The recent string of mass shootings indicates a crisis of mental health and law enforcement. Statistically, the high number of gun murders is directly attributable to illegally-obtained firearms. As such, none of the proposed legislative efforts – the assault weapons ban, magazine limits, gun show loopholes – will have any palpable effect on the issues at hand. Rather than simply reducing the number of firearms in circulation, we need to create laws which maximize safe ownership and limit illegal or dangerous gun ownership. I believe the solution lies in strengthening our mental health system, allowing for those with certain mental conditions to be reported to the background check system, creating a quasi-private but legally-binding gun sale system.

Don’t conflate our mental health and gang-related gun problems with gun ownership. And also do not stand on the graves of the victims to gain moral high ground. Such posturing is hypocritical and makes reasonable discussion impossible.


  1. Joost Ziff April 17, 2013

    I’ll disclaim everything I say with the fact that I am but a mere philosophy major, so I have no idea whether my political analysis is correct. That being said, I would like to point you to this article:

    I have no idea whether these statistics and the analysis of them are true but in any case I think it shows that comparing the UK to the US is not quite that simple.

    I do agree I think with you that the assault weapon ban might be a bit arbitrary when it comes to the real issues of gun violence, but I think your proclivity to make it a ‘criminal’ vs ‘honest citizen’ way of looking at it is insufficient. I think (and you are free to disagree) that since criminality is partly caused by large structural issues by poverty and lack of education. I think targeted government funded social programs would go a long way to helping those issues.

    But this ignores the fact that although violence in the U.S. is falling that the U.S. is still a weirdly violent place for a first world country. Instead of comparing the U.S. with the U.K., a country with its own silly structural problems, how about comparing it to the Scandinavian countries (plus maybe my home country the Netherlands)? These countries run like butter I think partly because of their strong social programs. There is no need to go in an arms race with criminals in these countries partly because the crime rates are so low, yet this is precisely the kind of argument you go for in the U.S. Isn’t that a little fucked up? A citizenry should in a first world country not feel the need to purchase guns just to feel safe.

    Look, I am not under the illusion that outlawing or restricting guns will necessarily solve the U.S.’s violence problem, but I find it unfortunate that guns are so linked with enabling ‘freedom’ in this country. It seems a little, how can I put it nicely, wild. There are plenty of first world countries that are free ‘enough’ to not require gun ownership to maintain that state. It’s just sad that the U.S. feels it cannot do without guns (as the 2nd amendment seems to say), especially since it apparently increases the suicide rate by quite a bit ( The U.S. is one of greatest countries to have ever existed, if not the greatest (and I really mean that). Culturally, economically and scientifically it holds complete control (for better, in most cases). Why can’t it seem to fix its own structural issues?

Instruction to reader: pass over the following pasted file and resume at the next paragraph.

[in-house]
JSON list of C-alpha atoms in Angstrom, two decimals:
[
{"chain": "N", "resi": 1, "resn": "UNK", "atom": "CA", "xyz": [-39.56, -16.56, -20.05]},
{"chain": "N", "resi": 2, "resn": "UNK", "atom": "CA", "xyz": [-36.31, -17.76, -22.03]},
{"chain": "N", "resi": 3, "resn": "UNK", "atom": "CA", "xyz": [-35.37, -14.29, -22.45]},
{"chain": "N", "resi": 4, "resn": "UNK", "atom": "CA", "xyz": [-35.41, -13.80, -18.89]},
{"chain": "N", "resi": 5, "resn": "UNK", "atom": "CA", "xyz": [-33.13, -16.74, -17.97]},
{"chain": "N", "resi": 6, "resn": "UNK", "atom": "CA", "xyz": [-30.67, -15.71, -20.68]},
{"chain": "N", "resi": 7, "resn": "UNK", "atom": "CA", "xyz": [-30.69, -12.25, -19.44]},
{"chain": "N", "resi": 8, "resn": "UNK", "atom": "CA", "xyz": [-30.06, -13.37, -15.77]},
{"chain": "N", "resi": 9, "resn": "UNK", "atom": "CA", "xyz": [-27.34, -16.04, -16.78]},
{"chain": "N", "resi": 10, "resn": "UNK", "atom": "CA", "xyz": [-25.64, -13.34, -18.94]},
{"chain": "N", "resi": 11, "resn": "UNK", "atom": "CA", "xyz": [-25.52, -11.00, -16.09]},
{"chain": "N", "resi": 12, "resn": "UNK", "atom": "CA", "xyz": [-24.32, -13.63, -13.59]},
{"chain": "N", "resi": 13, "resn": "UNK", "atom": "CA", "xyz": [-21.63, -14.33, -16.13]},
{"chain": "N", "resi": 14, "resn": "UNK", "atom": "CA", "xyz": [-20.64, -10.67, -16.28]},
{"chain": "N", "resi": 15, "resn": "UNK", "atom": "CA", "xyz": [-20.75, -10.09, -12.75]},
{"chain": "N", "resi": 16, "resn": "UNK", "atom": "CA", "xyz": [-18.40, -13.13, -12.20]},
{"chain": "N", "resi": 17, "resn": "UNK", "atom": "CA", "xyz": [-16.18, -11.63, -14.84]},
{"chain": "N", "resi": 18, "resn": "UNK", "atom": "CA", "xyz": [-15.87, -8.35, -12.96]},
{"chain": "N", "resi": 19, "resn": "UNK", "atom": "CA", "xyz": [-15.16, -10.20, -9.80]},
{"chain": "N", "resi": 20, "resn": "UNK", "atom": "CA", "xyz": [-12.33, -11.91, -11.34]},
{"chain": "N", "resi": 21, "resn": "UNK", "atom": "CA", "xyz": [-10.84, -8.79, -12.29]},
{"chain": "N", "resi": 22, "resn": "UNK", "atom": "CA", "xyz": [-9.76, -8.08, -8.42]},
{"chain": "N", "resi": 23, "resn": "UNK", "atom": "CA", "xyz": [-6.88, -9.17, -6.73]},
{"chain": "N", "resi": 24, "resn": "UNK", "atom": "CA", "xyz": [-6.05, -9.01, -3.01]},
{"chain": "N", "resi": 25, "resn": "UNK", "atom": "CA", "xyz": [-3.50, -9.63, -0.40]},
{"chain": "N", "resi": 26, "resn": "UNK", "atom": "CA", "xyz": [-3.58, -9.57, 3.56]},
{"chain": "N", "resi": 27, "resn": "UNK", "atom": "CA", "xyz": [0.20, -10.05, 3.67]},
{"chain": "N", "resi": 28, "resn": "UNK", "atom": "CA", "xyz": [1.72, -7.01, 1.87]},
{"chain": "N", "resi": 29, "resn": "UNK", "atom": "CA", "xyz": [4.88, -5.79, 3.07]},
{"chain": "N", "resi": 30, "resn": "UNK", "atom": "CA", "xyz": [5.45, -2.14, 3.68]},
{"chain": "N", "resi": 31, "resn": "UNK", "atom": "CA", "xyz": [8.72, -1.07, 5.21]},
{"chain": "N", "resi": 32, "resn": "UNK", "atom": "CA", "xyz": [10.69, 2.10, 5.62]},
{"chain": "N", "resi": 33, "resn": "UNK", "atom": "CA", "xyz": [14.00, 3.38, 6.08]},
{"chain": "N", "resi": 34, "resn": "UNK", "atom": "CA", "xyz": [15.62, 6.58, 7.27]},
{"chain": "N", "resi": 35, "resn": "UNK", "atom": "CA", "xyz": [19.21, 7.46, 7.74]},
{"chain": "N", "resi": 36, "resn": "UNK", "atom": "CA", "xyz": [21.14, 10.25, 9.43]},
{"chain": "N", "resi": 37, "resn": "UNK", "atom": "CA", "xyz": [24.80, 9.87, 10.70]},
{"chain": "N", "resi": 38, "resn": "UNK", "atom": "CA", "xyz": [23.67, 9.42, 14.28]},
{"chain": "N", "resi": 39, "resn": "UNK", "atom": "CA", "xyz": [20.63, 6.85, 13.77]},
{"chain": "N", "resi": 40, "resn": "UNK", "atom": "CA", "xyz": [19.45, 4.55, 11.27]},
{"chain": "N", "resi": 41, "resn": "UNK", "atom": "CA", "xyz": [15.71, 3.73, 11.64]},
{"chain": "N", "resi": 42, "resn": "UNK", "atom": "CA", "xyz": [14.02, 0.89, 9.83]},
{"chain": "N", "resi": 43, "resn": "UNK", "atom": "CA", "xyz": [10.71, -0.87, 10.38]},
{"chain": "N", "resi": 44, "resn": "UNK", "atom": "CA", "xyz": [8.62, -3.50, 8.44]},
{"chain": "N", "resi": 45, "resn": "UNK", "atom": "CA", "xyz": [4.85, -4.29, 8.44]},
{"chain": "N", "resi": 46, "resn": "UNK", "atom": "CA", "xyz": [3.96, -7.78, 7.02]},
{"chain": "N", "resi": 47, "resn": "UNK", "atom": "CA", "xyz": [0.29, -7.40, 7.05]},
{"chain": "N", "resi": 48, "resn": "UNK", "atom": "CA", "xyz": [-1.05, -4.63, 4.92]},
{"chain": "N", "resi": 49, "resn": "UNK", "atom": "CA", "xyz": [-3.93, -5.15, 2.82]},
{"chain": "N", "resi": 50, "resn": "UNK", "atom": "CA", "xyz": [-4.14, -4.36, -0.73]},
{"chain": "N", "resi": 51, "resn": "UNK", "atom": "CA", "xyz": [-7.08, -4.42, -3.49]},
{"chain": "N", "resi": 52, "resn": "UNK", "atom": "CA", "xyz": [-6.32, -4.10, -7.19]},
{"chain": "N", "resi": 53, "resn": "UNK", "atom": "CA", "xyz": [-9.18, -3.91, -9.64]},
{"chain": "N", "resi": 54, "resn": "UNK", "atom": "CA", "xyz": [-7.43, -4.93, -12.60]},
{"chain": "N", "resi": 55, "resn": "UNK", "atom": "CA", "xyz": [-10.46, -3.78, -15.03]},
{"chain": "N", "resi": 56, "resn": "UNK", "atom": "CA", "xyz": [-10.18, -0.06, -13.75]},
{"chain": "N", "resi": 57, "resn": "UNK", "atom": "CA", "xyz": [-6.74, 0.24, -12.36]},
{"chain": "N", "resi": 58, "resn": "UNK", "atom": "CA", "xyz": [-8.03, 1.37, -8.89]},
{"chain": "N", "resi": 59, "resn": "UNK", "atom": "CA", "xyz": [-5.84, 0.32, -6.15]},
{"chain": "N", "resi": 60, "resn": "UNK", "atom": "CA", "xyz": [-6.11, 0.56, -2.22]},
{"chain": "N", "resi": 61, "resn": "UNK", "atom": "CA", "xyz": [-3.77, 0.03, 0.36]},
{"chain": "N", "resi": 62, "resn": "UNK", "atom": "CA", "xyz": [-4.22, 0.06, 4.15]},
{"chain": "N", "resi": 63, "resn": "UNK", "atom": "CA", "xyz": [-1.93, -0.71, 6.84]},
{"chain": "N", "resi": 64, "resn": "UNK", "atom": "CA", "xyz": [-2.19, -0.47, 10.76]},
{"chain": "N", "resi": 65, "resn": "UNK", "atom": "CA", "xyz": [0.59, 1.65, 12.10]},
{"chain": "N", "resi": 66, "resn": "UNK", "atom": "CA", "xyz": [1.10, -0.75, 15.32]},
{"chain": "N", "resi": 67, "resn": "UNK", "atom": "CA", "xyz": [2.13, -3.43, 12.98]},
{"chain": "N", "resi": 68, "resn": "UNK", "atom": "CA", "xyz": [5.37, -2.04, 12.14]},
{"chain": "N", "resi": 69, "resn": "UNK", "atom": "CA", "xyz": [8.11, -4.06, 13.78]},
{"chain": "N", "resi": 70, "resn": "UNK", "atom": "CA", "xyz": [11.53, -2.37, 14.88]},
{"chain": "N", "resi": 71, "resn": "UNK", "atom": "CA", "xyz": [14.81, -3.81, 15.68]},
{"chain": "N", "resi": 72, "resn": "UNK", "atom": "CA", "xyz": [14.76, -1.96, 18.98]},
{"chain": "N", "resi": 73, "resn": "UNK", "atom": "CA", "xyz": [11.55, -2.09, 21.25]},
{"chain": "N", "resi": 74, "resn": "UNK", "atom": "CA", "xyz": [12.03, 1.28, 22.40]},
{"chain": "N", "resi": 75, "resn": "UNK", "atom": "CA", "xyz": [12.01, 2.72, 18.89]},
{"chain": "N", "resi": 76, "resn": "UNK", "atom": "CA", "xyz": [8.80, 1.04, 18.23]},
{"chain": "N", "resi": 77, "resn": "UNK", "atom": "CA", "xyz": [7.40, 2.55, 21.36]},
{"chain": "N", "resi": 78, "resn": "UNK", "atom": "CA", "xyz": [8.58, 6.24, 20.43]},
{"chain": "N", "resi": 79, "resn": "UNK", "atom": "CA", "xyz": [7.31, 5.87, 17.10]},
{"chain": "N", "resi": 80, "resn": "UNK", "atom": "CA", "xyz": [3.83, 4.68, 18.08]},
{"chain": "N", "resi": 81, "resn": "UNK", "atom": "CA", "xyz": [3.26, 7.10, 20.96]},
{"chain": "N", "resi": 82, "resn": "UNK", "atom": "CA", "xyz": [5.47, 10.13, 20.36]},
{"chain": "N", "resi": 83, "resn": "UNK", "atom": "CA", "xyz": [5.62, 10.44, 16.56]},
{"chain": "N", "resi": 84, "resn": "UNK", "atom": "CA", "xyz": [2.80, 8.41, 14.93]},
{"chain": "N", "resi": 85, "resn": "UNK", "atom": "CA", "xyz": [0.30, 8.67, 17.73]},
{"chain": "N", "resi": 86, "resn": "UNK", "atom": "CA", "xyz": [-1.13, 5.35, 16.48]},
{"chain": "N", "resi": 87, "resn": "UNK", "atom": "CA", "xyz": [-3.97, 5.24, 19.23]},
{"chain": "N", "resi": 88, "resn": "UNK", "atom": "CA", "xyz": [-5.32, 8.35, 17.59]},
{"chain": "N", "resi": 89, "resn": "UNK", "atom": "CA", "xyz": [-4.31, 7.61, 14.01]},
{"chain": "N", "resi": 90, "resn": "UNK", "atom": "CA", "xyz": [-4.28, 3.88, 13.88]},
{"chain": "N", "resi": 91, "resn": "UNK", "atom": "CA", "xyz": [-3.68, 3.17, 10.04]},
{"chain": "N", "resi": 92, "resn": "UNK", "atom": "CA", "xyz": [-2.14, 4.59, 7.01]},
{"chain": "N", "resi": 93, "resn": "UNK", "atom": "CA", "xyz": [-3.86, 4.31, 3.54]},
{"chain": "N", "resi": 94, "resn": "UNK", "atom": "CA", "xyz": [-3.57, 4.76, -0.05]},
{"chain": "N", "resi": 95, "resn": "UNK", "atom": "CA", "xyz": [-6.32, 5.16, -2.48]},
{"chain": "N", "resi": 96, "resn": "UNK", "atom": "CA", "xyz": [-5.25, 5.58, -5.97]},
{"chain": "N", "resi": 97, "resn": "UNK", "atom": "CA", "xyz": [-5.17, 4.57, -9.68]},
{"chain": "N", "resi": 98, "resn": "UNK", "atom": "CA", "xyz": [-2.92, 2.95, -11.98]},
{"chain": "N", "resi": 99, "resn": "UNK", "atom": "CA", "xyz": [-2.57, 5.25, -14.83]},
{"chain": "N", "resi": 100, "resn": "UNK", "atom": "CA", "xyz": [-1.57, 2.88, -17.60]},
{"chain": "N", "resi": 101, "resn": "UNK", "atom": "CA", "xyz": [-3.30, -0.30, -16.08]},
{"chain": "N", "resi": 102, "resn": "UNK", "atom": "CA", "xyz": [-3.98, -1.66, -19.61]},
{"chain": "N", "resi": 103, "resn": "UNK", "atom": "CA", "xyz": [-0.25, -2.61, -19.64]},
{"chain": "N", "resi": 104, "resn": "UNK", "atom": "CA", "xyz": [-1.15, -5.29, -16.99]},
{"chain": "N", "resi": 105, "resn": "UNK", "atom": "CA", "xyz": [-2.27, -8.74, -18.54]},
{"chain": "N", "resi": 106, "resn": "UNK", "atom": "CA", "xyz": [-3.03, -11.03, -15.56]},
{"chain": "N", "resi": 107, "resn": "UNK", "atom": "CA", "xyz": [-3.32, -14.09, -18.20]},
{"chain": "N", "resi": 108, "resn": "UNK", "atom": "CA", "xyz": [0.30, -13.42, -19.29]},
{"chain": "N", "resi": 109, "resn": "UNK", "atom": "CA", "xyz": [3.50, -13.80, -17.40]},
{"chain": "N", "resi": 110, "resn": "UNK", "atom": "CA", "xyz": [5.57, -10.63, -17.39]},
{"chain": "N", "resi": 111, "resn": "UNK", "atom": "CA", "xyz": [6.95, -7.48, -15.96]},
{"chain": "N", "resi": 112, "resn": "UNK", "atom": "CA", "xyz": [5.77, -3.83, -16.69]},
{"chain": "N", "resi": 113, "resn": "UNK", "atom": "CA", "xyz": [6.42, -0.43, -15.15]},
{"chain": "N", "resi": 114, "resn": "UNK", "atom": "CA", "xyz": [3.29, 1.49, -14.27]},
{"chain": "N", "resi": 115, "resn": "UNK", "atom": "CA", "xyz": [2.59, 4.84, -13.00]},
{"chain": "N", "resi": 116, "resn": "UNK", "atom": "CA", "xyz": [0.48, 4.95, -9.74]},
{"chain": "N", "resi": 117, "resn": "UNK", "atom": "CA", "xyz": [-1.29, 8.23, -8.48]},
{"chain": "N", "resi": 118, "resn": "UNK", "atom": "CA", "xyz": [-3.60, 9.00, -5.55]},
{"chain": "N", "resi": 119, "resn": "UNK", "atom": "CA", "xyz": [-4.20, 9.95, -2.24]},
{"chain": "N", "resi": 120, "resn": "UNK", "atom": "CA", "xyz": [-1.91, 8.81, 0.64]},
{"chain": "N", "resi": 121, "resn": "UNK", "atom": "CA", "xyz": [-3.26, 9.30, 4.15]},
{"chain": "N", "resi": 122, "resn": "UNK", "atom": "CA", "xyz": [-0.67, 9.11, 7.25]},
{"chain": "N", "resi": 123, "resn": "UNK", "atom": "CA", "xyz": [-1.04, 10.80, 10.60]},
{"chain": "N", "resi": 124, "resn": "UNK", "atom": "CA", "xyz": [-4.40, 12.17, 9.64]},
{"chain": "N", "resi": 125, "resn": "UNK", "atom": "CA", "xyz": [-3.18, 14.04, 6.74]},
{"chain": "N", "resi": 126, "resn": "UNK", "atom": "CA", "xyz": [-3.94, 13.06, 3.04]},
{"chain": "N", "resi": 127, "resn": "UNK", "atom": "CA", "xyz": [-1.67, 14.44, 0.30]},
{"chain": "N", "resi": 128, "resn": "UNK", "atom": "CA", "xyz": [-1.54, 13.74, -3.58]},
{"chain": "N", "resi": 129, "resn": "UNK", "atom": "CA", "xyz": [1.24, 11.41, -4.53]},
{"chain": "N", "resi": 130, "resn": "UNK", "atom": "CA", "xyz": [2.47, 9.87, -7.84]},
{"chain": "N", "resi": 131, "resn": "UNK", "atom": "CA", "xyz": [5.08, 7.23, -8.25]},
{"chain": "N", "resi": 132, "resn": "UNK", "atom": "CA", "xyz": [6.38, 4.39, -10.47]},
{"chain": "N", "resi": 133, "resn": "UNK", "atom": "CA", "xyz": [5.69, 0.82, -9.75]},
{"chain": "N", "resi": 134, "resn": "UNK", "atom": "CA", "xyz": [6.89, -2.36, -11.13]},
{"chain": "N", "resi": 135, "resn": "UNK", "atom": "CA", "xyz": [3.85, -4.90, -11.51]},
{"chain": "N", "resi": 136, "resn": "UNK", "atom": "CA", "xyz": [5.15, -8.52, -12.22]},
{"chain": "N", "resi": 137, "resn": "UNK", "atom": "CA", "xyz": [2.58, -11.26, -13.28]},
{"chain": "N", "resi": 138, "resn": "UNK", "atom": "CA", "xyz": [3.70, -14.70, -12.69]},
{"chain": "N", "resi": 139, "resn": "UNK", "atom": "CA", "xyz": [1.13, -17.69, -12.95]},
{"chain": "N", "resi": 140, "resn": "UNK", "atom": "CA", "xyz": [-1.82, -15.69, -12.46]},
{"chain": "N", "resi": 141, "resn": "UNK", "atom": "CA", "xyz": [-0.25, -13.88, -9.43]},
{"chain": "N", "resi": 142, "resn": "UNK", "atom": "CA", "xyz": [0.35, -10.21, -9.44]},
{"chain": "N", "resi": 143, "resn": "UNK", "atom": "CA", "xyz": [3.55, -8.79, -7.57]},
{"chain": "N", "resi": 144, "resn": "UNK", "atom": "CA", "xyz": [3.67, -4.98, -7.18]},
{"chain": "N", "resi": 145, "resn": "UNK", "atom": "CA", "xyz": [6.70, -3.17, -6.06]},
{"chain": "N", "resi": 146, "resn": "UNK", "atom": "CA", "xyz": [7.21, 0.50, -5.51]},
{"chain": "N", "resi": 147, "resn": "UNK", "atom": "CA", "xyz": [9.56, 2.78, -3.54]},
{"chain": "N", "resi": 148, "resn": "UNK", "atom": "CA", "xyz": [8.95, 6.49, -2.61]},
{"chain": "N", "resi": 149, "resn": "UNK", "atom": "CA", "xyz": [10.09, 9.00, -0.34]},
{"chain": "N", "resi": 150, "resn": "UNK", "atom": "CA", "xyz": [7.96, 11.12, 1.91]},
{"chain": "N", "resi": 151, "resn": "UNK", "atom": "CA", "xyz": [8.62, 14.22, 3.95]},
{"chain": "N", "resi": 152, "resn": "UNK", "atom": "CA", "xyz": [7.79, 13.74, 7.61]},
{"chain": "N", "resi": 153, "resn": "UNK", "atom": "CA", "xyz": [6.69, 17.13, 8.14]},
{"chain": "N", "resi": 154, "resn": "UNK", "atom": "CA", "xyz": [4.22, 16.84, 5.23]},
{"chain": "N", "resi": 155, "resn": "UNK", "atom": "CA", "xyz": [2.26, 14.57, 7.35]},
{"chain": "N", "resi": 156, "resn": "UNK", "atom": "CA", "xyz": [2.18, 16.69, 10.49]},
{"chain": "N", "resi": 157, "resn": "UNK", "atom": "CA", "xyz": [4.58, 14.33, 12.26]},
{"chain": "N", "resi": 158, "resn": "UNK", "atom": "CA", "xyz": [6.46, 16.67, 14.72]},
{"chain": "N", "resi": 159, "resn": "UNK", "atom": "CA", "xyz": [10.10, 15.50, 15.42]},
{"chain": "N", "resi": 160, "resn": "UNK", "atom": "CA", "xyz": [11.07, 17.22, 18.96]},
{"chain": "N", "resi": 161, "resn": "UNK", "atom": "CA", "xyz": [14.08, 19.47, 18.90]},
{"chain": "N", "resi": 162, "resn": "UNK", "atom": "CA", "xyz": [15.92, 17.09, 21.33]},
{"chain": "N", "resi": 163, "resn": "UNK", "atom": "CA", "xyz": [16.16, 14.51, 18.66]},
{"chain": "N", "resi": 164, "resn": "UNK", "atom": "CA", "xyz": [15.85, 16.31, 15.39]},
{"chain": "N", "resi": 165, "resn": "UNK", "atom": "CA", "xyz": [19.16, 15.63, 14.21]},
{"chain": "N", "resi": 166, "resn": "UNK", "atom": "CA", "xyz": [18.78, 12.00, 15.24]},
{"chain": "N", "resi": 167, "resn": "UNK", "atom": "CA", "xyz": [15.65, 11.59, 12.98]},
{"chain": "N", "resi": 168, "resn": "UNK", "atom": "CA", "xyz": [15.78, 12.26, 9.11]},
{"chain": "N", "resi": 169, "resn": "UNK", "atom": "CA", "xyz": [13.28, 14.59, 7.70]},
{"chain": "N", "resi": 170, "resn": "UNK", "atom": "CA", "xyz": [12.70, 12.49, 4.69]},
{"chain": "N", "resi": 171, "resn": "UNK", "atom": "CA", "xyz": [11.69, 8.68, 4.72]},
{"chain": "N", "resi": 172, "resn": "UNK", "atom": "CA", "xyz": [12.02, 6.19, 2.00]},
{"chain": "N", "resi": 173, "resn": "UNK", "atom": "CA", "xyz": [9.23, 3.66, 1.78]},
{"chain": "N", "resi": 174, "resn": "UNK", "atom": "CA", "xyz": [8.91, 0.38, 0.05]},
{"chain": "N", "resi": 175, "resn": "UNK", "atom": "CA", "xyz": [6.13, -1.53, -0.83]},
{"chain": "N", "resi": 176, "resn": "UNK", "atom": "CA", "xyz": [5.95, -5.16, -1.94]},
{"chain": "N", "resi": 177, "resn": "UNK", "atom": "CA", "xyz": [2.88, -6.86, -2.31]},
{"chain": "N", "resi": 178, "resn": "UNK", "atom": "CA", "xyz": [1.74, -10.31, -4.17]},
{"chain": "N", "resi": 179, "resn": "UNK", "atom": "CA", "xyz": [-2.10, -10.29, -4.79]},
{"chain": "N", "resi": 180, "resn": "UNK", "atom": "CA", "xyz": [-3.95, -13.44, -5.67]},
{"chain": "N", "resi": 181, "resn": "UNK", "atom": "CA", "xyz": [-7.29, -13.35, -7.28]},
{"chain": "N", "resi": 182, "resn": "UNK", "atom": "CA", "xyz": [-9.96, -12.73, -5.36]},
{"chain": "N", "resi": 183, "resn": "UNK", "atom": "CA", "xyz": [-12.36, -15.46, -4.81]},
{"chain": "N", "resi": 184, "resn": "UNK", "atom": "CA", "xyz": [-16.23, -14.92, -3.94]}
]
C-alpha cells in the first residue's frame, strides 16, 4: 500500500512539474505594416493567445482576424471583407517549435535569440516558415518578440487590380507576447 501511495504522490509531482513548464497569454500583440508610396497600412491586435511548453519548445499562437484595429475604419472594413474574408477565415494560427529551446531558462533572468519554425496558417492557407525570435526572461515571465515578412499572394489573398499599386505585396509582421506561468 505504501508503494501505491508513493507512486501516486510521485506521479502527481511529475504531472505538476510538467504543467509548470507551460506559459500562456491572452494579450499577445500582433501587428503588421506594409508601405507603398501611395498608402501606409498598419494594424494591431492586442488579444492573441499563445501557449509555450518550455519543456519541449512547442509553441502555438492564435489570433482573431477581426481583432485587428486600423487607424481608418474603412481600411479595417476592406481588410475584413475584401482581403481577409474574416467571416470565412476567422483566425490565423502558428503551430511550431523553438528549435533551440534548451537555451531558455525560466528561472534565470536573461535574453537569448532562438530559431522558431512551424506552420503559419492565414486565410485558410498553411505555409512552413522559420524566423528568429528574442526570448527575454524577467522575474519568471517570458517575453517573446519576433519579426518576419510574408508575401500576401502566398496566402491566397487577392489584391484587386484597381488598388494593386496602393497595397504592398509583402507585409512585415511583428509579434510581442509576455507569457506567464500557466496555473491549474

2. Andrew Sturner April 17, 2013

    Your support involving the UK is very misleading.

    1) What is considered violent crime for the UK is not the same as what is considered violent crime for the US. So, you are comparing apples to oranges.

    “The FBI’s Uniform Crime Reports defines a “violent crime” as one of four specific offenses: murder and nonnegligent manslaughter, forcible rape, robbery, and aggravated assault. The British Home Office, by contrast, has a substantially different definition of violent crime. The British definition includes all “crimes against the person,” including simple assaults, all robberies, and all “sexual offenses,” as opposed to the FBI, which only counts aggravated assaults and “forcible rapes.” and references therein

    2) If you actually look at the full set of data from the Crime Survey of England and Wales, instead of citing a 12 year old article from a British tabloid (even Wikipedia discourages citing the Daily Mail; I would hope a college newspaper like The Clerk encourages its writers to avoid dubious sources), both violent crime and all crime peaked in 1995, before the Firearms Act of 1997 (the nearly-universal ban on privately owned handguns in the UK) was passed. Since 1995, incidents of violent/all crime have been steadily falling.

    3) According to the non-partisan Annenberg Public Policy Center /, there is NO causal relationship between handgun ownership and the murder rate. They appear to be correlated, but it’s not possible to statistically prove cause-effect. Your suggestion otherwise is spurious.

    There are plenty of reasonable and well-supported arguments to make against these bills without resorting to poorly-sourced data and belittling supporters by calling them childish and ignorant.

  3. Raymond M George July 11, 2022

    Who wrote this absurd article ?